0
daniel52587

Skydive helmets are useless

Recommended Posts

Quote

Quote

Quote


BTW, you know who Bonehead's biggest customer is?


The US Military.



Detail please...what product, what application?


http://www.boneheadcomposites.com/military.htm


Thanks for the link. That tells me Bonehead tries to sell their helmets to the military, but it doesn’t mention anything about meeting any specific military standard, nor does it include anything about actual military sales. That all may be there, but the site doesn’t really speak to the issue of impact standards or acceptance under military contract. There may be some Bonehead sales to military customers, but that the military is their biggest customer isn’t reflected in their web promotion.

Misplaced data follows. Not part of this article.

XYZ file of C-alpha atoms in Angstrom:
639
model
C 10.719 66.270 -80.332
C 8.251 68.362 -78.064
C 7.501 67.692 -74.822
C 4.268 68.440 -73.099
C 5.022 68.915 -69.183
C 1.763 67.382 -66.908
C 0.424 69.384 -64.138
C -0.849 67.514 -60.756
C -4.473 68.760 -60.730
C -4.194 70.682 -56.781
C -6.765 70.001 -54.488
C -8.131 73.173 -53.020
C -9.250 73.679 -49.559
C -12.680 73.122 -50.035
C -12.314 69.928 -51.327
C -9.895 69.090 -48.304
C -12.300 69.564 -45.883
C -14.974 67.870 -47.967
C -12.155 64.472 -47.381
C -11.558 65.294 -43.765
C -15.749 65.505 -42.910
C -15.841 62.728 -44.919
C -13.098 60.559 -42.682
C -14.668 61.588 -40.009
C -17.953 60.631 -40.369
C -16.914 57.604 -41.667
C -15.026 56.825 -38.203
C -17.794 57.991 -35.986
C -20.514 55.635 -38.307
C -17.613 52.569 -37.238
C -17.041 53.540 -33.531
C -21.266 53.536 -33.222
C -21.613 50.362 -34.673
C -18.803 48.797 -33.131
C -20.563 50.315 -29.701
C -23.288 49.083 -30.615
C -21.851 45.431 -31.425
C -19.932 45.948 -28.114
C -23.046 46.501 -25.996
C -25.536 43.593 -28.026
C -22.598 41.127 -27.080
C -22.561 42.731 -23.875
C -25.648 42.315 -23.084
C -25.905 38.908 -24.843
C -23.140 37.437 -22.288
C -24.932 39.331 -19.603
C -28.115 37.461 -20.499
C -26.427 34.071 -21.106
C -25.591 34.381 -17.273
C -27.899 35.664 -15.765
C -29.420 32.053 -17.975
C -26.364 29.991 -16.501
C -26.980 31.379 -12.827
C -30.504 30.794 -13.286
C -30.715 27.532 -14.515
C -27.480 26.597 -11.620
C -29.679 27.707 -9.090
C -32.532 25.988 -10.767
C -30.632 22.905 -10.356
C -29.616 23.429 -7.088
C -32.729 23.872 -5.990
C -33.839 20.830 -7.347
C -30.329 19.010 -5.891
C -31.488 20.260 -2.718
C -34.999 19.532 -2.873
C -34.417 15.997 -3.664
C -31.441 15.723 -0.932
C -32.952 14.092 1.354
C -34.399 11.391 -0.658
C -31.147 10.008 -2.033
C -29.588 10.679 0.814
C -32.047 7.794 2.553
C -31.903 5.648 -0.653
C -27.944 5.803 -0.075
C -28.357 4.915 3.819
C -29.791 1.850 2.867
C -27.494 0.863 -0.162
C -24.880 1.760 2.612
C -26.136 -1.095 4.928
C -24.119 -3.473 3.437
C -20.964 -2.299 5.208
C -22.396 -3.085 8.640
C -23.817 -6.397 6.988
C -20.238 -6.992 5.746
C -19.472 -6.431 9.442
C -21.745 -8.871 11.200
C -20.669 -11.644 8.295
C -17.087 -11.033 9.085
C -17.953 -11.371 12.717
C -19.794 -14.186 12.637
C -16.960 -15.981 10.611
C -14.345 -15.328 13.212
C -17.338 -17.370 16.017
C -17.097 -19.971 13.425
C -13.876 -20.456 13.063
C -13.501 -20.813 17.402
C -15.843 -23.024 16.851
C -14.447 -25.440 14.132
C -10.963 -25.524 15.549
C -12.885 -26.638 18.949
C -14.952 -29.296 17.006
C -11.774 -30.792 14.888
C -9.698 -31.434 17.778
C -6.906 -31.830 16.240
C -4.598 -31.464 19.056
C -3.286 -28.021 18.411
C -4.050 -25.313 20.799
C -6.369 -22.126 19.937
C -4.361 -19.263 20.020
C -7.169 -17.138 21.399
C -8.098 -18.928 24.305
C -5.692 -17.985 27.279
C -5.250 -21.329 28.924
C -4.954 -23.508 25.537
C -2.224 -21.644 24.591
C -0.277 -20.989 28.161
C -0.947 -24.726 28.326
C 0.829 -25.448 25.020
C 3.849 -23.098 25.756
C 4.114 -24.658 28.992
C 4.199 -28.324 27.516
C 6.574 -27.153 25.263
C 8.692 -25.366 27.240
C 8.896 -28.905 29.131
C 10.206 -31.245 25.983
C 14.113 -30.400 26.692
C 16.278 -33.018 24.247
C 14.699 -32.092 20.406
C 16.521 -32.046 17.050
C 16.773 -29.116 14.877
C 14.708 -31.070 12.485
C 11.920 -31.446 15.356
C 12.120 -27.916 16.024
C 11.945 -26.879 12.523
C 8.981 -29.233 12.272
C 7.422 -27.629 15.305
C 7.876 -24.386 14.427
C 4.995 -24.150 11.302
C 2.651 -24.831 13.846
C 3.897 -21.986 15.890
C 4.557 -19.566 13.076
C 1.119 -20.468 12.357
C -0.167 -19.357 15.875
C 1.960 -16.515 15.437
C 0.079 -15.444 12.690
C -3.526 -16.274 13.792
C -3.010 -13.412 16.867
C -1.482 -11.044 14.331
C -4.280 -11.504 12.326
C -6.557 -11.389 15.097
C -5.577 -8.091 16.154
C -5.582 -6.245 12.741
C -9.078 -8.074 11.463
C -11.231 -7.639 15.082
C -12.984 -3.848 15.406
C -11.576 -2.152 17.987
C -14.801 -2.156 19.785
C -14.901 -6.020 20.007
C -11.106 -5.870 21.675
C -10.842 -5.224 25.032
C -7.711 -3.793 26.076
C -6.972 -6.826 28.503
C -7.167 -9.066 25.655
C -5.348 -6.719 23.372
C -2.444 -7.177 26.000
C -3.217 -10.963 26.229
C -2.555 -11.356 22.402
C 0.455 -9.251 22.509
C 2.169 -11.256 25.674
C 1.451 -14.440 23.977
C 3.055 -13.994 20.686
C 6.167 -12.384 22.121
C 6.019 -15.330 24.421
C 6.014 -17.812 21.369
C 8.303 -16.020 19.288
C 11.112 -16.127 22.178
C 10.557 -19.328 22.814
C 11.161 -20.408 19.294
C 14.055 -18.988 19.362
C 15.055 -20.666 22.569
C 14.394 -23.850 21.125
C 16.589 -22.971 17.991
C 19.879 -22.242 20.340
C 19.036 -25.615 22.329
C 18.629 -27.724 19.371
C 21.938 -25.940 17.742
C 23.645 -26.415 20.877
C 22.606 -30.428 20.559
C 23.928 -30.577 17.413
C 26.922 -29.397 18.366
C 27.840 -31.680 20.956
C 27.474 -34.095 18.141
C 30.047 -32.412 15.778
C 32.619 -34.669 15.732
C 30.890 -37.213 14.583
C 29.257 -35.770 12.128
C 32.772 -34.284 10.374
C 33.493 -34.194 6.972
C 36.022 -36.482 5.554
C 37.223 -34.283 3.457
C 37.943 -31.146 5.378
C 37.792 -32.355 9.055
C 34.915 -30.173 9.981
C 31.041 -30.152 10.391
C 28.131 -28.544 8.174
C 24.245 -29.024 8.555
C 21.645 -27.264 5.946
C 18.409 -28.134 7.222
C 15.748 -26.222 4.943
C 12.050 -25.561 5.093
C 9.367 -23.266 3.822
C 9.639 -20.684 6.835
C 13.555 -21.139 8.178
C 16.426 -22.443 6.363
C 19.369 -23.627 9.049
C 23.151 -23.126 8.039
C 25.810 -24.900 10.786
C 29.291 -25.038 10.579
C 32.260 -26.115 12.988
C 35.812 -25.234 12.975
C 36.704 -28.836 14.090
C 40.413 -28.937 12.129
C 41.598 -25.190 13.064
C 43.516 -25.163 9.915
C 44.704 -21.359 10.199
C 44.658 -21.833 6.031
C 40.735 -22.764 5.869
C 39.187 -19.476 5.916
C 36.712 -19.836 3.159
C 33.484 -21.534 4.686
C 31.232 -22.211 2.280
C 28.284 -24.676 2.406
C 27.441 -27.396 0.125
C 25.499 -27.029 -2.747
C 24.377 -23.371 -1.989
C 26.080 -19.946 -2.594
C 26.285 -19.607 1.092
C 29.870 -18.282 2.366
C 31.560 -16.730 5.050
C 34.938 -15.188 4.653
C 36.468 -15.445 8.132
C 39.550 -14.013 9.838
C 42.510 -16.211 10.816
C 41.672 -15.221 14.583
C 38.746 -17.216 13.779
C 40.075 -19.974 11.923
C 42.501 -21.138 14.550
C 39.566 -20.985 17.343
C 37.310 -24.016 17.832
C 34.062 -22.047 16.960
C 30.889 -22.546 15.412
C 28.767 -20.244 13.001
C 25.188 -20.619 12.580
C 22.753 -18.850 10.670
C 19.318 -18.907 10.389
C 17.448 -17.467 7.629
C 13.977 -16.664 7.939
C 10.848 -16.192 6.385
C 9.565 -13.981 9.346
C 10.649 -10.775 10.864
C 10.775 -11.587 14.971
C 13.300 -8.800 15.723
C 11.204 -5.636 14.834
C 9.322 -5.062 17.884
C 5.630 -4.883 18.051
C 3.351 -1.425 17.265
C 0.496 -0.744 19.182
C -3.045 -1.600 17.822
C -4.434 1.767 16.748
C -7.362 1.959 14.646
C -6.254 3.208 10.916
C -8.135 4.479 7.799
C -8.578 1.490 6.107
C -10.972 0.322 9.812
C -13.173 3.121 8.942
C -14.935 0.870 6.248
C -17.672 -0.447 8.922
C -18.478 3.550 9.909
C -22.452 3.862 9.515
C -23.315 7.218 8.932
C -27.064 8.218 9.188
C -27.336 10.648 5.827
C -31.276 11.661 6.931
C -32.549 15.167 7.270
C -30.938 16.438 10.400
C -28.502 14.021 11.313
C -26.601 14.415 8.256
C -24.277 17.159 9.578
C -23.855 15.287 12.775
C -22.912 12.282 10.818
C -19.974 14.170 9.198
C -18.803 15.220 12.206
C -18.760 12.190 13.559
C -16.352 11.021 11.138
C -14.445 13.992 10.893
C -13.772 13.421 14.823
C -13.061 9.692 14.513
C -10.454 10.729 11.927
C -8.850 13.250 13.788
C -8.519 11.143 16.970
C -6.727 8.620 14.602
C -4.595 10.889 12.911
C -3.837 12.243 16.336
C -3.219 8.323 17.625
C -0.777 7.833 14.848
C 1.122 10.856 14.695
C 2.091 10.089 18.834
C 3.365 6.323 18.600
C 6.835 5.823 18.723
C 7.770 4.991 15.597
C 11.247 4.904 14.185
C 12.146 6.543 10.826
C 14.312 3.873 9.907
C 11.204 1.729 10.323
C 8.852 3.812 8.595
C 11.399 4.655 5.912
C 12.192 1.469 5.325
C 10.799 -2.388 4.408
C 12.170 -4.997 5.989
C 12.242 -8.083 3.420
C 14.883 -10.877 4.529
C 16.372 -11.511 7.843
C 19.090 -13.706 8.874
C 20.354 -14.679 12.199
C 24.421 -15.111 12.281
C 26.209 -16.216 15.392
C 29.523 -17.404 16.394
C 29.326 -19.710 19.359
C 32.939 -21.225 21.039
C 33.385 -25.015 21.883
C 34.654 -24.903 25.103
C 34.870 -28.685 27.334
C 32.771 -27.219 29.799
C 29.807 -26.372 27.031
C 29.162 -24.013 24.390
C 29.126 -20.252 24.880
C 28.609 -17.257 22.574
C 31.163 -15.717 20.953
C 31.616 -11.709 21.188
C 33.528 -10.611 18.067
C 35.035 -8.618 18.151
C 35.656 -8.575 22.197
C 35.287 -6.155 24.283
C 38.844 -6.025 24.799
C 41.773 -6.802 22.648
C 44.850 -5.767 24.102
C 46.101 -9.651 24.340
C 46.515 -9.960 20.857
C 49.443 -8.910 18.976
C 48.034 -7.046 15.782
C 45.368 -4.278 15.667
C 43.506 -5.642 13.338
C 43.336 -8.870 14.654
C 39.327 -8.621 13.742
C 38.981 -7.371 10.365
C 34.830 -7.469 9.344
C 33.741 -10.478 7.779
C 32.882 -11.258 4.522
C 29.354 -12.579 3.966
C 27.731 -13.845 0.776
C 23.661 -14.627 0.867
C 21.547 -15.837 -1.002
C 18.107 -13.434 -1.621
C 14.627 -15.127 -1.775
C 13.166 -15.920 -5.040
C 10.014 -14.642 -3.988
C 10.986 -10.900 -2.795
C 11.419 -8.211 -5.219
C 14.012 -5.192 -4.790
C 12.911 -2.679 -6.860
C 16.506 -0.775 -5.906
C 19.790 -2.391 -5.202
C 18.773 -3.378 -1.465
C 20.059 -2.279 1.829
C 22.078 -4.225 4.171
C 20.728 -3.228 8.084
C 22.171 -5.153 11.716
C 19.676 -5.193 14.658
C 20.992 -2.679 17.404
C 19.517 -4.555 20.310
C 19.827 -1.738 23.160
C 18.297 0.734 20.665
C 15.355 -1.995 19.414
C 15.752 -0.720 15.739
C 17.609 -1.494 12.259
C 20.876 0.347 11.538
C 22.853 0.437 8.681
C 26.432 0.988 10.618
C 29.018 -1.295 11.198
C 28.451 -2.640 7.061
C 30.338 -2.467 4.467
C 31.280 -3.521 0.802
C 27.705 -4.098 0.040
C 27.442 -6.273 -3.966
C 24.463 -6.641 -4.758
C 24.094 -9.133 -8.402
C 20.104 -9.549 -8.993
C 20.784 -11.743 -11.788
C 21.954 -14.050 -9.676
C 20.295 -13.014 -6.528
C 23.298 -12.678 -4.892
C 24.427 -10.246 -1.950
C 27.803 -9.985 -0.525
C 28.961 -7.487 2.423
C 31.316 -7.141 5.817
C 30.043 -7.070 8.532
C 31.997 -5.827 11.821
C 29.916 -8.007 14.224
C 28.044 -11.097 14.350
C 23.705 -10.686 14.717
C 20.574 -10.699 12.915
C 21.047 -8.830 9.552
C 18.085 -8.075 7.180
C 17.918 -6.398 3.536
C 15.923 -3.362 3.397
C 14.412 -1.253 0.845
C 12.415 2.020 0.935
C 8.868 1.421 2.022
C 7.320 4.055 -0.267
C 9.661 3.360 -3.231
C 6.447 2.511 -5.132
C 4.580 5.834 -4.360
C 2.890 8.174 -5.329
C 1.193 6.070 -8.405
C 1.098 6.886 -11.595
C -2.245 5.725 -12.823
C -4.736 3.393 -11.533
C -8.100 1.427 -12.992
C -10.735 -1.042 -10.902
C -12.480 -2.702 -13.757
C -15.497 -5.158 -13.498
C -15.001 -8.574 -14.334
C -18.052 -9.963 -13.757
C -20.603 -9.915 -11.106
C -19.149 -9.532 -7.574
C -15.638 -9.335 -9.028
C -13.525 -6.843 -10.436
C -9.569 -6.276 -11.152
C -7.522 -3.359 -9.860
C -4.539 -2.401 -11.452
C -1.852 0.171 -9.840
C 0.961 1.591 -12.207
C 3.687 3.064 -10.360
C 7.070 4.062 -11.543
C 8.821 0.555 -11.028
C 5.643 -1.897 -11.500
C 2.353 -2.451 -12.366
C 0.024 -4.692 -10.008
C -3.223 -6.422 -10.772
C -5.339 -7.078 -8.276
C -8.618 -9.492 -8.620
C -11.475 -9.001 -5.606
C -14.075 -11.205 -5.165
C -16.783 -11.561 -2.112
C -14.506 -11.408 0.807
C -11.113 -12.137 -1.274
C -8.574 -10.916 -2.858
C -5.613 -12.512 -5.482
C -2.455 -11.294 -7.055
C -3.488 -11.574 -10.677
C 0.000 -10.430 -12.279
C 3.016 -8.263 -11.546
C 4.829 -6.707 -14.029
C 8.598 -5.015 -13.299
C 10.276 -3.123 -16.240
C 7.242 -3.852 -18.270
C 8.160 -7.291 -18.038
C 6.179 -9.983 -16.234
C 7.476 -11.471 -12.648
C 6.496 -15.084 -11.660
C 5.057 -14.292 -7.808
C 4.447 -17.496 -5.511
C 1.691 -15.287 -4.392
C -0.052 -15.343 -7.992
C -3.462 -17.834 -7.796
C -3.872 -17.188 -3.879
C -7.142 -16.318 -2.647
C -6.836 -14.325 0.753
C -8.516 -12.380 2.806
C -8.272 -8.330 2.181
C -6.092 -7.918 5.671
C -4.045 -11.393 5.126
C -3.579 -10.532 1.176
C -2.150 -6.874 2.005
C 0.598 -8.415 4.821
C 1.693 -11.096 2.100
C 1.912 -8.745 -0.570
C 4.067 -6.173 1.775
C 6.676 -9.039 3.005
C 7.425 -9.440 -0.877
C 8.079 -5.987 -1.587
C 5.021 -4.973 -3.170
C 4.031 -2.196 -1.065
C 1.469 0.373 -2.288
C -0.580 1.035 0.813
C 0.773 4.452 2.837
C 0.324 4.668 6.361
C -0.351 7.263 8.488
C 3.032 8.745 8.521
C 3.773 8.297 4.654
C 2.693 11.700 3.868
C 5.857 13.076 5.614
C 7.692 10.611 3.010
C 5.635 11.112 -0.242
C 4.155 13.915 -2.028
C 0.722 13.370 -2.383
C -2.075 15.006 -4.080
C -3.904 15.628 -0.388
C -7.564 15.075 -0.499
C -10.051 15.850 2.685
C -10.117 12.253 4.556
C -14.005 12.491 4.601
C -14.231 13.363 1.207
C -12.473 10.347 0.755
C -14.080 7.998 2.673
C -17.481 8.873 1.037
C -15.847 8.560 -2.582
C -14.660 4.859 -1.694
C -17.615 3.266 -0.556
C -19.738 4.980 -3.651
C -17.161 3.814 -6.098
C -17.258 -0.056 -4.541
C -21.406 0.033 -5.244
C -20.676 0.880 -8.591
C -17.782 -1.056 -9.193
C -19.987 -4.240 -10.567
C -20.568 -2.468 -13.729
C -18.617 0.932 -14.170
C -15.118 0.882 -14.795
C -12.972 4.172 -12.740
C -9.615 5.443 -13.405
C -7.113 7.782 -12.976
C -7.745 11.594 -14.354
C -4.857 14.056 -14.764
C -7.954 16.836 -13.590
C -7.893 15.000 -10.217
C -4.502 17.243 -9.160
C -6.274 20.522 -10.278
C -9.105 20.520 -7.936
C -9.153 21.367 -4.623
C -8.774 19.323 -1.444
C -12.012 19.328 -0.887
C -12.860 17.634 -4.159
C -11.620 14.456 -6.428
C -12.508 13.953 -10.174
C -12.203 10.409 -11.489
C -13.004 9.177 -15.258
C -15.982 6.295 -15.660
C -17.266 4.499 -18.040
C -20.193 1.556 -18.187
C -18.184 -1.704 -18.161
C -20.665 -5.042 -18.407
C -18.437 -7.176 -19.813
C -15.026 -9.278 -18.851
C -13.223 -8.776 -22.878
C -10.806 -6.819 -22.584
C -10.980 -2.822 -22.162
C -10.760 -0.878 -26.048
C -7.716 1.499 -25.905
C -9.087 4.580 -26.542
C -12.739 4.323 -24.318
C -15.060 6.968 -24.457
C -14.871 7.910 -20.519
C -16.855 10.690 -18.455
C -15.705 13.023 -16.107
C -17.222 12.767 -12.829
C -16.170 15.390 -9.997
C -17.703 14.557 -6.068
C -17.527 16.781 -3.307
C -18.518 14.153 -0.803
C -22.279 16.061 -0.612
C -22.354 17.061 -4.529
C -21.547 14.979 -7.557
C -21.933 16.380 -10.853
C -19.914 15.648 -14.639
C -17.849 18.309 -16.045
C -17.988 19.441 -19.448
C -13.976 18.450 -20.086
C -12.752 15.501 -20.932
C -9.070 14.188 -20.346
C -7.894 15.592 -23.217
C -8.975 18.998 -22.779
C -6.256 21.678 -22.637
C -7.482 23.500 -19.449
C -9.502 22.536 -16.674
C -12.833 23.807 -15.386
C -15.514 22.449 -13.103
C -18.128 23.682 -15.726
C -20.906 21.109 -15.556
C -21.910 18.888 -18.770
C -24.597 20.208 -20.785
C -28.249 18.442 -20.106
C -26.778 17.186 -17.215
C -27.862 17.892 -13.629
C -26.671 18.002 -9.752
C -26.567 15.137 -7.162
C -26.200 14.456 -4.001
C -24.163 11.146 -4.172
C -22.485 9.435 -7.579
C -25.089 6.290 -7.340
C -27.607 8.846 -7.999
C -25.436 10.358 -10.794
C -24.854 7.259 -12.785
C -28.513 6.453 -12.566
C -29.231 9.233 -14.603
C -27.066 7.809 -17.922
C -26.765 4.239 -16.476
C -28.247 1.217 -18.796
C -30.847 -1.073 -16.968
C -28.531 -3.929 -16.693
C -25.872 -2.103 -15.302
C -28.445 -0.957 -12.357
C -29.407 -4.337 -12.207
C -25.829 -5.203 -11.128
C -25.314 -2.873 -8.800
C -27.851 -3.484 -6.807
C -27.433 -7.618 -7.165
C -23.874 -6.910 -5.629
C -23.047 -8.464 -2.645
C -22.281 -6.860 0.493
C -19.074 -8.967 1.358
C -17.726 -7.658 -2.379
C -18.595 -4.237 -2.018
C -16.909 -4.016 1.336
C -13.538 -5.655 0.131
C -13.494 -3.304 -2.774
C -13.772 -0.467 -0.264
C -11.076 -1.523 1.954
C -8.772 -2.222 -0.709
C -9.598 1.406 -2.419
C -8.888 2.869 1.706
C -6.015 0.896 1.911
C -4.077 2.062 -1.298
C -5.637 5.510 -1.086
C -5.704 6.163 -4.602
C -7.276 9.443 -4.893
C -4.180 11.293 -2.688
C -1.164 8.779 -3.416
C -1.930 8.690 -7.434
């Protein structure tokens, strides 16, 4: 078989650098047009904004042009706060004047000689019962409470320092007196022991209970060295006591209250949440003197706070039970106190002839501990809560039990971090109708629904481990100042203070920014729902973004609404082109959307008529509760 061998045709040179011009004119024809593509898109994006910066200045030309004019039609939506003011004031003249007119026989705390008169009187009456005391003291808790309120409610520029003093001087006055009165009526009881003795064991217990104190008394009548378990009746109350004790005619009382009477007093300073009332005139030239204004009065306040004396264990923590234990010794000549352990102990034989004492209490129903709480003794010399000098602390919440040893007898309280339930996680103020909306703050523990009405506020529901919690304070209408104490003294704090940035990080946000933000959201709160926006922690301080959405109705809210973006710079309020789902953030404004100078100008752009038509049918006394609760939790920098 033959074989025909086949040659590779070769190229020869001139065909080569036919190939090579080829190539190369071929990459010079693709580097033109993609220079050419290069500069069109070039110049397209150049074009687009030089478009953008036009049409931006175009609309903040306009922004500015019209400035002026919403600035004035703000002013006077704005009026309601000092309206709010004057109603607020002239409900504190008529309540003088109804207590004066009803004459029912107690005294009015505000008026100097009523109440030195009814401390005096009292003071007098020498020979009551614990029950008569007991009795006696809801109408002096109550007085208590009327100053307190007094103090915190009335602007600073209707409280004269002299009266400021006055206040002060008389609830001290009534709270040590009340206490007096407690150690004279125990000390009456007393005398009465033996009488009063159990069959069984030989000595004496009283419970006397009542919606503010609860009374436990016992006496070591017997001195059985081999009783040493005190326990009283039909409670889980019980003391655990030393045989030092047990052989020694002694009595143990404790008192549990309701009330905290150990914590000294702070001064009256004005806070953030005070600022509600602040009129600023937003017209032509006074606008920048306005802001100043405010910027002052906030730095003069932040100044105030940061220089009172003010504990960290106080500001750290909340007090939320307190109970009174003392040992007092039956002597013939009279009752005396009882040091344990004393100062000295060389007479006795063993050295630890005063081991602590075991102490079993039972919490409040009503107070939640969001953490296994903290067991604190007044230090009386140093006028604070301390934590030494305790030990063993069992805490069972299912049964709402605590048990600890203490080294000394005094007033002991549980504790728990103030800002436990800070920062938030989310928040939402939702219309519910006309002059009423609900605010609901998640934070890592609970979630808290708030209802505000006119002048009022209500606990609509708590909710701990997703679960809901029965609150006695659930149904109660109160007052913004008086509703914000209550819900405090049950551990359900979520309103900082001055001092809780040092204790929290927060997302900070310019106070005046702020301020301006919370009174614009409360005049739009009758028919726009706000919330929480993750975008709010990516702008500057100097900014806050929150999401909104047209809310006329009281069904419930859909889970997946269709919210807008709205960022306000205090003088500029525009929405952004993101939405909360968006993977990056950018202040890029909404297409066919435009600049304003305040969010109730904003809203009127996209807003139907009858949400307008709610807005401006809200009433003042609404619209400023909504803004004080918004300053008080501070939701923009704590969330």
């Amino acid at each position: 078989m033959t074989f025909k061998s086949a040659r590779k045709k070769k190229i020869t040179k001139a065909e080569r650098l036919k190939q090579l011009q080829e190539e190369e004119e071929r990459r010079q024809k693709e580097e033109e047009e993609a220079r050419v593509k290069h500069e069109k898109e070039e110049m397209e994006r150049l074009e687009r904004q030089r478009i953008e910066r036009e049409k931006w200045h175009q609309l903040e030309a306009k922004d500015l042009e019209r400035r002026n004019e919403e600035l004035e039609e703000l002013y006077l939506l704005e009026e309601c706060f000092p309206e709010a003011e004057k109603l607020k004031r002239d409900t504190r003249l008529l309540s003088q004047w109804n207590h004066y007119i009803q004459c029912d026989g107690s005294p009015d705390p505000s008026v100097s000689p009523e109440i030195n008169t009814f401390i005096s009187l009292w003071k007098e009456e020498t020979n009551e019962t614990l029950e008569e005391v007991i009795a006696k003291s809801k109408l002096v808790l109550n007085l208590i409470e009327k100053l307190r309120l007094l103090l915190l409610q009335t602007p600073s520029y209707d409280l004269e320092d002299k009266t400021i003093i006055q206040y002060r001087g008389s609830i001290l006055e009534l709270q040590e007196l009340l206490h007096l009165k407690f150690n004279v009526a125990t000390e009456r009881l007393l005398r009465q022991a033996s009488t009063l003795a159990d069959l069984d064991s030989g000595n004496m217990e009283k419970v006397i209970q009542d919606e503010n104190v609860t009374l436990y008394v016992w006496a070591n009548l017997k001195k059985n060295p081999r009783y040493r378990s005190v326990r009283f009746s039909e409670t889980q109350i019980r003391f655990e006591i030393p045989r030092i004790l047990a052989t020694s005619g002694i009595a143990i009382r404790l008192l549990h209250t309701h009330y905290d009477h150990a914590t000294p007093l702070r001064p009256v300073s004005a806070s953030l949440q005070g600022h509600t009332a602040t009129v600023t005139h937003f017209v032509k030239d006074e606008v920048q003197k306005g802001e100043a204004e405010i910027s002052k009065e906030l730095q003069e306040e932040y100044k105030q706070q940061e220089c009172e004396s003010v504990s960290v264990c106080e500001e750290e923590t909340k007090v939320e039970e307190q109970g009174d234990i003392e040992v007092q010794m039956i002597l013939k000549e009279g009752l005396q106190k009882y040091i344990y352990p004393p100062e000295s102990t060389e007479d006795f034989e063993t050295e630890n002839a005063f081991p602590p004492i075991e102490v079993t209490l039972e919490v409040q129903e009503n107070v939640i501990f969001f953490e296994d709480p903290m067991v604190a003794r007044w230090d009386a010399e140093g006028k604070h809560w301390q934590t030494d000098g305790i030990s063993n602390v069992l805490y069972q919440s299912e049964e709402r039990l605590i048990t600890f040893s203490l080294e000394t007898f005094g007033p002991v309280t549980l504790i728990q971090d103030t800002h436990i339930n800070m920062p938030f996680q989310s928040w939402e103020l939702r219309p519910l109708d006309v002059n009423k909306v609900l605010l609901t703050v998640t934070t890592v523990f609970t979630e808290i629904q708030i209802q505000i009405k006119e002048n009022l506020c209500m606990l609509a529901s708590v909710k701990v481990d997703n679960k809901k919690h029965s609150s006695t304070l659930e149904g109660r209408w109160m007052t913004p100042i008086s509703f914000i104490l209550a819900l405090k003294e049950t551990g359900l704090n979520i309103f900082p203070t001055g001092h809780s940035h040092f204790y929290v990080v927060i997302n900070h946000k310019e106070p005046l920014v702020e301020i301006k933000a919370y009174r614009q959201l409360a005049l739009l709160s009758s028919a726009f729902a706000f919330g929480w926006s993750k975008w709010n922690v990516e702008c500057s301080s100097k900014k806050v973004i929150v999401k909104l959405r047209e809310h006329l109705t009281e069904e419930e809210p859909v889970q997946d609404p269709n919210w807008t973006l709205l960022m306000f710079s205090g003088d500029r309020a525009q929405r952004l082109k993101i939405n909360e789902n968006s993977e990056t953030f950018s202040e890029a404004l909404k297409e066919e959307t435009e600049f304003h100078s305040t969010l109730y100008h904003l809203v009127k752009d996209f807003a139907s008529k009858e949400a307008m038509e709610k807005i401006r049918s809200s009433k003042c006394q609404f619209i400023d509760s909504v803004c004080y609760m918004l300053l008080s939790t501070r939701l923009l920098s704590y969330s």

As an alternative, take a look at the GENTEX site at http://www.gentexcorp.com/default.aspx?pageid=98, then take a look at the specifics regarding energy absorption and penetration http://www.gentexcorp.com/assets/gentex/PDFs/HGU-55P.pdf as follows:

• HGU-55/P series Performance: The HGU-55/P series will meet the performance
requirements of MIL-H-87174 “Helmet, Flyers, HGU-55/P”.

• Impact Energy Attenuation: The HGU-55/P series helmet assembly with a TPL,
SCL, or X Liner installed, limits the acceleration imparted on a test head form to
less than 400G with an input energy of 35 foot-pounds, single impact,
hemispherical anvil, using ANSI Z90.1 methodology as specified in MIL-H-87174.

• Penetration Resistance: The helmet assembly with energy absorbing liner limits
penetration of a 16 oz. test bob into the shell to not more than 0.250 inch from a
drop height of 10 feet when tested in accordance with MIL-H-87174.